Antipholus of Ephesus’s Deformity

Antipholus of Ephesus’s Deformity

  Adr.  I cannot, nor I will not hold me still;
My tongue, though not my heart, shall have his will.
He is deformed, crooked, old, and sere,
Ill-fac’d, worse bodied, shapeless everywhere;
Vicious, ungentle, foolish, blunt, unkind;
Stigmatical in making, worse in mind. 

The Comedy of Errors, 4.2.17-22

Staging the stigmatization of Richard III changed Shakespeare. He began seeing stigma in specifically theatrical terms, as a scene in which meaning is socially constructed, not given by nature but circulated in culture by men and women involved in an exchange of emotions and ideas, as evident in The Comedy of Errors. Mistaking Antipholus of Ephesus, her husband’s twin brother, for Antipholus of Syracuse, her husband, the beleaguered Adriana drags the wrong Antipholus back home, where he, wanton creature that he is, sees and tries to seduce Adriana’s sister, Luciana. Appalled by Antipholus’s professions of love, believing him to be her brother-in-law, Luciana spurns him and promptly reports his infidelity to Adriana, who is first sad, and then angry. Expressing her anger in the vitriol of stigma, Adriana fumes that her husband’s mind is as deformed as his body, which is surprising to us in the audience because Antipholus is not physically deformed. Notionally, if one Antipholus were deformed, the other would be too. It might be interesting to perform the Antipholi deformed, but this reading is not born out by the rest of the play. Instead, it is fairly clear that Adriana’s account of her husband’s deformity is not accurate at all, is not an interpretation of evidence but an attack against a seemingly lecherous lover, Shakespeare effectively dramatizing the social and emotional origins of stigma. In this case, and in many cases, stigma is not an interpretation aimed at a description of reality but an expression aimed at what the sociologist Erving Goffman calls “impression management.” That is, in The Comedy of Errorsstigma is not analytical but rhetorical. Adriana is not reading Antipholus’s villainy from his deformity. Instead, she is using deformity as a way to articulate villainy. Thus, when Luciana asks Adriana why she is jealous of losing her husband’s love, if he is so awful in both body and mind, Adriana deflates and exhales, “Ah, but I think him better than I say.” There is a difference between “saying” and “thinking” stigma. Indeed, stigma begins as a way of speaking, of coding an offensive action in the identity of the offender, but it can become, if this way of speaking is repeated often enough, a way of thinking, such that one shifts from using deformity as a way to express villainy to reading deformity as a sign of villainy, which is the conceptual slide Shakespeare repeatedly satirized in his representations of stigma.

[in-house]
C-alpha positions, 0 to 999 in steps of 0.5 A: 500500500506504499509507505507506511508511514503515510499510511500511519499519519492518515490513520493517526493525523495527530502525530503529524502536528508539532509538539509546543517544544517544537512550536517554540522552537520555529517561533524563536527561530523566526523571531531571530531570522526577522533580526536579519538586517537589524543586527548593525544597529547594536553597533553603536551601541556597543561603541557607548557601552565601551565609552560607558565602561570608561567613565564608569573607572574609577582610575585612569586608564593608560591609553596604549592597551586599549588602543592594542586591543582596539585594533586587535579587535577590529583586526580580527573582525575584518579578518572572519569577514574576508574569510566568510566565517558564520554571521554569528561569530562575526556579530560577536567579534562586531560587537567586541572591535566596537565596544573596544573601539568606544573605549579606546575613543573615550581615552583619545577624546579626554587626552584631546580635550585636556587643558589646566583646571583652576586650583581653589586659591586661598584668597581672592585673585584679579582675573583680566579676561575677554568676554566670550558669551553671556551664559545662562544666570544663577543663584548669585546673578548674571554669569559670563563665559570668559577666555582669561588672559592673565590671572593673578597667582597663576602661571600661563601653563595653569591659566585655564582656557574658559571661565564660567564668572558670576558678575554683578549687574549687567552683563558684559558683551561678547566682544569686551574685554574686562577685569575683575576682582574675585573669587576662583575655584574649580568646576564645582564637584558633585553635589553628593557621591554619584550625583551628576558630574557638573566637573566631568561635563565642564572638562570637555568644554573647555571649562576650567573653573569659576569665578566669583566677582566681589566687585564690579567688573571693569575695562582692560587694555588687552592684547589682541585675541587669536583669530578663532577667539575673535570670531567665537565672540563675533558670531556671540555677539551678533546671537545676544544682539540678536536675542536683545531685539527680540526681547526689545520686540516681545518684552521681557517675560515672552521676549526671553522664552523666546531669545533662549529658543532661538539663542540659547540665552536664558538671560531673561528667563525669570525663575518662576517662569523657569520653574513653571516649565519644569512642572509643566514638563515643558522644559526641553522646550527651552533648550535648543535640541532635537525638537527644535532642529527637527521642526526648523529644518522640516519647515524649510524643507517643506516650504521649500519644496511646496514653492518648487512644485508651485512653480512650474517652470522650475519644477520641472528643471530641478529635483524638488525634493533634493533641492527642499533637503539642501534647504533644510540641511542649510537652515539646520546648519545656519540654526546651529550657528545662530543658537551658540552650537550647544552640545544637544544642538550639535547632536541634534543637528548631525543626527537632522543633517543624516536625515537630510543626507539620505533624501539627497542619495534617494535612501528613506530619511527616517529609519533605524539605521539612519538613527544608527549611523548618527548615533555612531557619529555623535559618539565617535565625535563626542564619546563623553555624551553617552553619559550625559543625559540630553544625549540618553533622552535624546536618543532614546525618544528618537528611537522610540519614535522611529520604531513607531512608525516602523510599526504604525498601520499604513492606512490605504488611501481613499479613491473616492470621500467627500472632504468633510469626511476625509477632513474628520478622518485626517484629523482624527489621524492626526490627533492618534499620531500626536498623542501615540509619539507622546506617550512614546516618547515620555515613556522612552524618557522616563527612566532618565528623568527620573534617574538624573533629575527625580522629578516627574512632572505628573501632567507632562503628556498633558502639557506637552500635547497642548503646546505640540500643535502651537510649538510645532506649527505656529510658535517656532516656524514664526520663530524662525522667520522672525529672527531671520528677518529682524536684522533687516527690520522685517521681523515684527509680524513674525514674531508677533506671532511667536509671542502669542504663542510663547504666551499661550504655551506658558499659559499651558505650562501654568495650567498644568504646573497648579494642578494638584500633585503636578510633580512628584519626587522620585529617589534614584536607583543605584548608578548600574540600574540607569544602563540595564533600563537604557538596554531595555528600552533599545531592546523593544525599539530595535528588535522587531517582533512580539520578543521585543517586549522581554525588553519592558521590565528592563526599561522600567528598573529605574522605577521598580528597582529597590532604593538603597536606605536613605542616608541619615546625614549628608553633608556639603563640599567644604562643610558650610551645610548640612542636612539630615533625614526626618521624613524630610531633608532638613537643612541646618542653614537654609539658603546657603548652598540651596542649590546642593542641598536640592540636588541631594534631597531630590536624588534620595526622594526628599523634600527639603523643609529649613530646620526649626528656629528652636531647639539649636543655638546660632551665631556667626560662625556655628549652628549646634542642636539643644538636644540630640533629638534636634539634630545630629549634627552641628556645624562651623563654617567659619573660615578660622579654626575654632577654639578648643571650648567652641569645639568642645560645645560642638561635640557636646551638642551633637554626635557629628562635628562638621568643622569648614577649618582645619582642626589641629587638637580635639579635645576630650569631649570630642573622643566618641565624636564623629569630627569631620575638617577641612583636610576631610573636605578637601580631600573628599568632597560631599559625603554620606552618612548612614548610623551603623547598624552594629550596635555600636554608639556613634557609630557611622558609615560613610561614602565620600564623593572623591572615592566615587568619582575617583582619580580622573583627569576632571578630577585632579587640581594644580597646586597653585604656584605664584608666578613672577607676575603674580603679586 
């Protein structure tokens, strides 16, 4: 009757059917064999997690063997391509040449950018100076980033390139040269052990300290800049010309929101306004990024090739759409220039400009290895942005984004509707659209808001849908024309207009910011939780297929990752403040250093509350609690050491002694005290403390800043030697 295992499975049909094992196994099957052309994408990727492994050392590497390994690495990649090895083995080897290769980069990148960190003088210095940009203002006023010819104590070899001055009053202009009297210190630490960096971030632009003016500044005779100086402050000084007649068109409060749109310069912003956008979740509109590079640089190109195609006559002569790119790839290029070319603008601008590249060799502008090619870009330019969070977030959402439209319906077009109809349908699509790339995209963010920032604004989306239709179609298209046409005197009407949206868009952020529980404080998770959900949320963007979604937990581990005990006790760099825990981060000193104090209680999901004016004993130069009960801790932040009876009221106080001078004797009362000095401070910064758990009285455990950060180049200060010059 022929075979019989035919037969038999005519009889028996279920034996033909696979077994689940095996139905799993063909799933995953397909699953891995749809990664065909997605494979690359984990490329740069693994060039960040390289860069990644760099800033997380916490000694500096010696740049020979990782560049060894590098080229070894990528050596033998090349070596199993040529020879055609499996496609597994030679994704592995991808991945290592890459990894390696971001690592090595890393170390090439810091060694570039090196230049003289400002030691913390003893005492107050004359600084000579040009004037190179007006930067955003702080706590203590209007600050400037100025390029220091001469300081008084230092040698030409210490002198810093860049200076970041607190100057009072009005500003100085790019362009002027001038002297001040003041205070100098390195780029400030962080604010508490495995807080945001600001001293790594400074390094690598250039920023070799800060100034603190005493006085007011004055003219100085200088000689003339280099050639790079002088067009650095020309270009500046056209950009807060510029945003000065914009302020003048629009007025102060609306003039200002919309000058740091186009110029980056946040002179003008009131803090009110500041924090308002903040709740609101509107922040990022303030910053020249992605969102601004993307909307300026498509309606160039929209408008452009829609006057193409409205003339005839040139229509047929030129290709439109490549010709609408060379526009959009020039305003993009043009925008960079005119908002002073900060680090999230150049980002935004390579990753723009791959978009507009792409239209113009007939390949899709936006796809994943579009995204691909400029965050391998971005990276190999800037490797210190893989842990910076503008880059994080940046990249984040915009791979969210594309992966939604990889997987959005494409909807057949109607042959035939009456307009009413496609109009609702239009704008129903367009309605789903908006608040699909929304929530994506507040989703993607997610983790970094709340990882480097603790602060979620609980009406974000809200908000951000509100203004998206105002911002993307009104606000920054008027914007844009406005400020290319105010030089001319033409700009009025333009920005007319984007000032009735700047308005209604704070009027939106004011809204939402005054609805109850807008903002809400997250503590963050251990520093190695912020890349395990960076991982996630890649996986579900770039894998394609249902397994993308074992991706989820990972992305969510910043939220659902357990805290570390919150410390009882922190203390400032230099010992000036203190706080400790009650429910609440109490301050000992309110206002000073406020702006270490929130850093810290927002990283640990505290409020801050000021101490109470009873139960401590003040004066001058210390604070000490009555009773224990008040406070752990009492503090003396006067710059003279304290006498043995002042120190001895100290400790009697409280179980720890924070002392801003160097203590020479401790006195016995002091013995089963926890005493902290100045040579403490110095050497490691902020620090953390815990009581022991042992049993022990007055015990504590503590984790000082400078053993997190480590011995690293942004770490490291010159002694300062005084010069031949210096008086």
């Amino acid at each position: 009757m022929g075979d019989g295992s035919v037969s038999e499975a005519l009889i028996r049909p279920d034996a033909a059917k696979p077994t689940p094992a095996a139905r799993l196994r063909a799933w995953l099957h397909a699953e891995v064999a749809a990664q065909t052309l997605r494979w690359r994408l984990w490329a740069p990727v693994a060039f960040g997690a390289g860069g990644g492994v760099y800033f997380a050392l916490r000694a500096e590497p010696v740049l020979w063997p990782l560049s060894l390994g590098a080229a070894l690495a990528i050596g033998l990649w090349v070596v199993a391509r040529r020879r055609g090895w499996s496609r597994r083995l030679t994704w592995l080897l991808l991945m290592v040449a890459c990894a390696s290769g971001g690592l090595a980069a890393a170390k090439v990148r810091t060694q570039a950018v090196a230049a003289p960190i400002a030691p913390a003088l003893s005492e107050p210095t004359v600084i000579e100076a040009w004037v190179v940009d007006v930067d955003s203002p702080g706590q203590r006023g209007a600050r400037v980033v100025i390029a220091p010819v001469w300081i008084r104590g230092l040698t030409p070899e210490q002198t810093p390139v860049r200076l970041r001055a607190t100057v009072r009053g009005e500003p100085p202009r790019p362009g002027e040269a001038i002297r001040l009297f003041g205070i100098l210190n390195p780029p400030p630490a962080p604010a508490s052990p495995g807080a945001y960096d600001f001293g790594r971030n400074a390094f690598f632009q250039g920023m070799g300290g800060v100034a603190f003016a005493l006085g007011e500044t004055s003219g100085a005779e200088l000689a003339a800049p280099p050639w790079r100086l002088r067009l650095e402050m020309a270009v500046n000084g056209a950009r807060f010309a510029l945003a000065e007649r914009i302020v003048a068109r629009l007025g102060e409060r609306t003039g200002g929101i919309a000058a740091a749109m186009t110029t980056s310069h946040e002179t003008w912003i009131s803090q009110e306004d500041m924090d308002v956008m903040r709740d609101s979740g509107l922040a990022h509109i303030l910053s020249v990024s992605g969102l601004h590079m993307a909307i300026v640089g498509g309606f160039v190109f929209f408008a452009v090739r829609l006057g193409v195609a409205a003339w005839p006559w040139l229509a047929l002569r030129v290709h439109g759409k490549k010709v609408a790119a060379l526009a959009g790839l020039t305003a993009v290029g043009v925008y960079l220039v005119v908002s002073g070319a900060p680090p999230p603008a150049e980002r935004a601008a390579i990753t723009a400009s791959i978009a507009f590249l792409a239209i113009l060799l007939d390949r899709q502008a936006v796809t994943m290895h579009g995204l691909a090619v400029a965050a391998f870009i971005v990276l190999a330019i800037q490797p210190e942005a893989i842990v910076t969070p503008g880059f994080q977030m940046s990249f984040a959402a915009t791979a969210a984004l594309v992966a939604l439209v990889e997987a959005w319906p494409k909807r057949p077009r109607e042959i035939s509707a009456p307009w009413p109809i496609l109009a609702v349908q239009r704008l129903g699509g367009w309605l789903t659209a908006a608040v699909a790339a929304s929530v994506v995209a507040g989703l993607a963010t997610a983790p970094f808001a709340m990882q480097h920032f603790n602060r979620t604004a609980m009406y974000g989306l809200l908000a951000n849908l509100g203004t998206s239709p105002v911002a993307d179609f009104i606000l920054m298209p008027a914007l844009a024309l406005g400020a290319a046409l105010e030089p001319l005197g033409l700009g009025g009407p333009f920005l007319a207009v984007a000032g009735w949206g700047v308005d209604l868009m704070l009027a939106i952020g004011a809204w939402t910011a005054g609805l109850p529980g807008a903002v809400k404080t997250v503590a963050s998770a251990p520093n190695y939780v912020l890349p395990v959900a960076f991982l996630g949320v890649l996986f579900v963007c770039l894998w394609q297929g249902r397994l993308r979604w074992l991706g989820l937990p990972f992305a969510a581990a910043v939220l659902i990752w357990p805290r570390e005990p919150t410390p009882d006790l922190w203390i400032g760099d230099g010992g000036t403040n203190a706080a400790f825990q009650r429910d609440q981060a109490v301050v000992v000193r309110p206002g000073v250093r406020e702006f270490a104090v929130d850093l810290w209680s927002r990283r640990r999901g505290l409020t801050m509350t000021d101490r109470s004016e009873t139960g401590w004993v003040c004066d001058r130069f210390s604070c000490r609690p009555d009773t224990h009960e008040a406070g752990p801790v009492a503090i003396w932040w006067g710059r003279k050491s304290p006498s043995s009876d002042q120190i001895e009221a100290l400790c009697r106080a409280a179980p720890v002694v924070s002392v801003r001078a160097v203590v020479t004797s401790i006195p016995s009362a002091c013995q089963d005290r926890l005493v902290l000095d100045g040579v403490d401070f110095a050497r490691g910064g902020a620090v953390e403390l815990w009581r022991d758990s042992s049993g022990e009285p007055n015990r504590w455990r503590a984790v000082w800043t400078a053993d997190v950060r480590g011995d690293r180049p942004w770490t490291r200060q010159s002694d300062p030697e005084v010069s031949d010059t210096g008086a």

Stigma in Early English Literature
Physical Deformity in Shakespeare